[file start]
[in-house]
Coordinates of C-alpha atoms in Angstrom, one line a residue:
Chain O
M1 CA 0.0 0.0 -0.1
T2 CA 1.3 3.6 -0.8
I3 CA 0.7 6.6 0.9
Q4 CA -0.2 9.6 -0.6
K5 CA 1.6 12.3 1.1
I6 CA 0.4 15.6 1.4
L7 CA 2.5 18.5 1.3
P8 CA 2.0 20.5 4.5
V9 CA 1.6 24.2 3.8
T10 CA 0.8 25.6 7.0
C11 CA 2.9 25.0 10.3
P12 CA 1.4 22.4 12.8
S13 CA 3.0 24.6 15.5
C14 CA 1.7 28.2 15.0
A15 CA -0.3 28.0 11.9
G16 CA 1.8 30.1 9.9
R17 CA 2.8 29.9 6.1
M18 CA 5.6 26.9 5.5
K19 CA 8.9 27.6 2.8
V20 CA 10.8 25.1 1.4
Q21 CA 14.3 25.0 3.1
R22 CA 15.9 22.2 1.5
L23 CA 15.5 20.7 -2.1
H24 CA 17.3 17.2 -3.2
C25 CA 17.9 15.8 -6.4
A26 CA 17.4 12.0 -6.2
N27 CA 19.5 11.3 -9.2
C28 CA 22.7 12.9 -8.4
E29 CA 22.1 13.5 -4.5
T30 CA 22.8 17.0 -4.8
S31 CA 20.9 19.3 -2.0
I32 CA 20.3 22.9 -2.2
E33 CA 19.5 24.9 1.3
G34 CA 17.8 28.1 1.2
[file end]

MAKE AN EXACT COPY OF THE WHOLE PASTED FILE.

[in-house]
Coordinates of C-alpha atoms in Angstrom, one line a residue:
Chain O
M1 CA 0.0 0.0 -0.1
T2 CA 1.3 3.6 -0.8
I3 CA 0.7 6.6 0.9
Q4 CA -0.2 9.6 -0.6
K5 CA 1.6 12.3 1.1
I6 CA 0.4 15.6 1.4
L7 CA 2.5 18.5 1.3
P8 CA 2.0 20.5 4.5
V9 CA 1.6 24.2 3.8
T10 CA 0.8 25.6 7.0
C11 CA 2.9 25.0 10.3
P12 CA 1.4 22.4 12.8
S13 CA 3.0 24.6 15.5
C14 CA 1.7 28.2 15.0
A15 CA -0.3 28.0 11.9
G16 CA 1.8 30.1 9.9
R17 CA 2.8 29.9 6.1
M18 CA 5.6 26.9 5.5
K19 CA 8.9 27.6 2.8
V20 CA 10.8 25.1 1.4
Q21 CA 14.3 25.0 3.1
R22 CA 15.9 22.2 1.5
L23 CA 15.5 20.7 -2.1
H24 CA 17.3 17.2 -3.2
C25 CA 17.9 15.8 -6.4
A26 CA 17.4 12.0 -6.2
N27 CA 19.5 11.3 -9.2
C28 CA 22.7 12.9 -8.4
E29 CA 22.1 13.5 -4.5
T30 CA 22.8 17.0 -4.8
S31 CA 20.9 19.3 -2.0
I32 CA 20.3 22.9 -2.2
E33 CA 19.5 24.9 1.3
G34 CA 17.8 28.1 1.2